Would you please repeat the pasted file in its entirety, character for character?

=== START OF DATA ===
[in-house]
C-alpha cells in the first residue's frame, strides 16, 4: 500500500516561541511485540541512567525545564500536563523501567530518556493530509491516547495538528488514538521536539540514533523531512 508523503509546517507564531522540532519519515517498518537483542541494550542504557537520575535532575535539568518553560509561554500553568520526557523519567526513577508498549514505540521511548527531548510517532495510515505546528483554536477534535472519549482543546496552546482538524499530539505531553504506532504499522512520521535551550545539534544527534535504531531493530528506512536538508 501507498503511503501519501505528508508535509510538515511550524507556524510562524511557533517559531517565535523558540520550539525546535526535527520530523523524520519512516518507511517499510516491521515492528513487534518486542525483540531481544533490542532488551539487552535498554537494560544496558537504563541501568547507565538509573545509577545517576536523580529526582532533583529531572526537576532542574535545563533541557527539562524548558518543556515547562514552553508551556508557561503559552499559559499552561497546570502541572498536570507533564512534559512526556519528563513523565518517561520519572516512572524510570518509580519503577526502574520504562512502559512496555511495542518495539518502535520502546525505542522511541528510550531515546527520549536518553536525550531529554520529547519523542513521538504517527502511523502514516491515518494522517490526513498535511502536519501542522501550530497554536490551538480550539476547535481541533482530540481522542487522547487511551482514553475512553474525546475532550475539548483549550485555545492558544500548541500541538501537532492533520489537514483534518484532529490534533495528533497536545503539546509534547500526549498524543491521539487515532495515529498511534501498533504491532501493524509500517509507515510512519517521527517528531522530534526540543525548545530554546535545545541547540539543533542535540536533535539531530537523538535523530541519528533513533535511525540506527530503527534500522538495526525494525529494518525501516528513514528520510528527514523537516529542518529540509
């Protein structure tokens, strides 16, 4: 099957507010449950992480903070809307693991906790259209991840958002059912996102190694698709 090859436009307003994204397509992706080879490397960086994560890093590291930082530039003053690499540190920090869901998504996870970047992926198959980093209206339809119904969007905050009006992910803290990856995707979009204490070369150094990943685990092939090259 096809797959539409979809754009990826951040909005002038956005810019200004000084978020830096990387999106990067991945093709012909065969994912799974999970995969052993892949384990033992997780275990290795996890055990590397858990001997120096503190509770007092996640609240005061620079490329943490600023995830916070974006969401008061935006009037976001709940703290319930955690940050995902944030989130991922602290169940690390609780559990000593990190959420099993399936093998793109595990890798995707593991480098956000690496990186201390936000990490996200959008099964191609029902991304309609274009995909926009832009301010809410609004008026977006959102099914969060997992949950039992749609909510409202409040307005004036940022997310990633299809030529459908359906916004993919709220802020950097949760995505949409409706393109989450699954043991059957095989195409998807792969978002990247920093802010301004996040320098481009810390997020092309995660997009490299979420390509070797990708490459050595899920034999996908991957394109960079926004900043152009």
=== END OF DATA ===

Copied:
[in-house]
C-alpha cells in the first residue's frame, strides 16, 4: 500500500516561541511485540541512567525545564500536563523501567530518556493530509491516547495538528488514538521536539540514533523531512 508523503509546517507564531522540532519519515517498518537483542541494550542504557537520575535532575535539568518553560509561554500553568520526557523519567526513577508498549514505540521511548527531548510517532495510515505546528483554536477534535472519549482543546496552546482538524499530539505531553504506532504499522512520521535551550545539534544527534535504531531493530528506512536538508 501507498503511503501519501505528508508535509510538515511550524507556524510562524511557533517559531517565535523558540520550539525546535526535527520530523523524520519512516518507511517499510516491521515492528513487534518486542525483540531481544533490542532488551539487552535498554537494560544496558537504563541501568547507565538509573545509577545517576536523580529526582532533583529531572526537576532542574535545563533541557527539562524548558518543556515547562514552553508551556508557561503559552499559559499552561497546570502541572498536570507533564512534559512526556519528563513523565518517561520519572516512572524510570518509580519503577526502574520504562512502559512496555511495542518495539518502535520502546525505542522511541528510550531515546527520549536518553536525550531529554520529547519523542513521538504517527502511523502514516491515518494522517490526513498535511502536519501542522501550530497554536490551538480550539476547535481541533482530540481522542487522547487511551482514553475512553474525546475532550475539548483549550485555545492558544500548541500541538501537532492533520489537514483534518484532529490534533495528533497536545503539546509534547500526549498524543491521539487515532495515529498511534501498533504491532501493524509500517509507515510512519517521527517528531522530534526540543525548545530554546535545545541547540539543533542535540536533535539531530537523538535523530541519528533513533535511525540506527530503527534500522538495526525494525529494518525501516528513514528520510528527514523537516529542518529540509
């Protein structure tokens, strides 16, 4: 099957507010449950992480903070809307693991906790259209991840958002059912996102190694698709 090859436009307003994204397509992706080879490397960086994560890093590291930082530039003053690499540190920090869901998504996870970047992926198959980093209206339809119904969007905050009006992910803290990856995707979009204490070369150094990943685990092939090259 096809797959539409979809754009990826951040909005002038956005810019200004000084978020830096990387999106990067991945093709012909065969994912799974999970995969052993892949384990033992997780275990290795996890055990590397858990001997120096503190509770007092996640609240005061620079490329943490600023995830916070974006969401008061935006009037976001709940703290319930955690940050995902944030989130991922602290169940690390609780559990000593990190959420099993399936093998793109595990890798995707593991480098956000690496990186201390936000990490996200959008099964191609029902991304309609274009995909926009832009301010809410609004008026977006959102099914969060997992949950039992749609909510409202409040307005004036940022997310990633299809030529459908359906916004993919709220802020950097949760995505949409409706393109989450699954043991059957095989195409998807792969978002990247920093802010301004996040320098481009810390997020092309995660997009490299979420390509070797990708490459050595899920034999996908991957394109960079926004900043152009």